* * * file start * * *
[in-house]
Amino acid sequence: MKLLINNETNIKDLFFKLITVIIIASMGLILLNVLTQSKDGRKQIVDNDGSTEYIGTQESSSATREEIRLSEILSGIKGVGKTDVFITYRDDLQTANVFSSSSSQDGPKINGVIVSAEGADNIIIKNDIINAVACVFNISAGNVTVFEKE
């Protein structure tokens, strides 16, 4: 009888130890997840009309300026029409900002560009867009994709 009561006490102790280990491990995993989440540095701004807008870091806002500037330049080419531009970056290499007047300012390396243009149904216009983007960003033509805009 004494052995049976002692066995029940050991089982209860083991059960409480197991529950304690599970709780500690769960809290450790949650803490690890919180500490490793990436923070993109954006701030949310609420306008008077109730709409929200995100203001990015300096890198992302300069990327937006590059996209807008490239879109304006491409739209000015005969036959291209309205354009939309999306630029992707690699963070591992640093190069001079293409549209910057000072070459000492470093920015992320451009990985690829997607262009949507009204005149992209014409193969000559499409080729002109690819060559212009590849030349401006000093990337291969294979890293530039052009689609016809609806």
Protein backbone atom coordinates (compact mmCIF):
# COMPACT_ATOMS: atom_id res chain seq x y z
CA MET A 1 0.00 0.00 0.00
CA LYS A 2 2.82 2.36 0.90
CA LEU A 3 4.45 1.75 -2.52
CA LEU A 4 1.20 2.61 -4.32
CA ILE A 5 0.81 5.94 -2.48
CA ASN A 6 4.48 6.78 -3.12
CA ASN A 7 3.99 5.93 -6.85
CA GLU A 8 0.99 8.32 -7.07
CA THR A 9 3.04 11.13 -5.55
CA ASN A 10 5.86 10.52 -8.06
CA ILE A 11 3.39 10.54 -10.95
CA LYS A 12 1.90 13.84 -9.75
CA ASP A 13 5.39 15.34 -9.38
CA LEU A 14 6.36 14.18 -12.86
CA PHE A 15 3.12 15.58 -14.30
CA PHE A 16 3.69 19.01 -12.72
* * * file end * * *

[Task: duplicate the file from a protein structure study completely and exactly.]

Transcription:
[in-house]
Amino acid sequence: MKLLINNETNIKDLFFKLITVIIIASMGLILLNVLTQSKDGRKQIVDNDGSTEYIGTQESSSATREEIRLSEILSGIKGVGKTDVFITYRDDLQTANVFSSSSSQDGPKINGVIVSAEGADNIIIKNDIINAVACVFNISAGNVTVFEKE
């Protein structure tokens, strides 16, 4: 009888130890997840009309300026029409900002560009867009994709 009561006490102790280990491990995993989440540095701004807008870091806002500037330049080419531009970056290499007047300012390396243009149904216009983007960003033509805009 004494052995049976002692066995029940050991089982209860083991059960409480197991529950304690599970709780500690769960809290450790949650803490690890919180500490490793990436923070993109954006701030949310609420306008008077109730709409929200995100203001990015300096890198992302300069990327937006590059996209807008490239879109304006491409739209000015005969036959291209309205354009939309999306630029992707690699963070591992640093190069001079293409549209910057000072070459000492470093920015992320451009990985690829997607262009949507009204005149992209014409193969000559499409080729002109690819060559212009590849030349401006000093990337291969294979890293530039052009689609016809609806």
Protein backbone atom coordinates (compact mmCIF):
# COMPACT_ATOMS: atom_id res chain seq x y z
CA MET A 1 0.00 0.00 0.00
CA LYS A 2 2.82 2.36 0.90
CA LEU A 3 4.45 1.75 -2.52
CA LEU A 4 1.20 2.61 -4.32
CA ILE A 5 0.81 5.94 -2.48
CA ASN A 6 4.48 6.78 -3.12
CA ASN A 7 3.99 5.93 -6.85
CA GLU A 8 0.99 8.32 -7.07
CA THR A 9 3.04 11.13 -5.55
CA ASN A 10 5.86 10.52 -8.06
CA ILE A 11 3.39 10.54 -10.95
CA LYS A 12 1.90 13.84 -9.75
CA ASP A 13 5.39 15.34 -9.38
CA LEU A 14 6.36 14.18 -12.86
CA PHE A 15 3.12 15.58 -14.30
CA PHE A 16 3.69 19.01 -12.72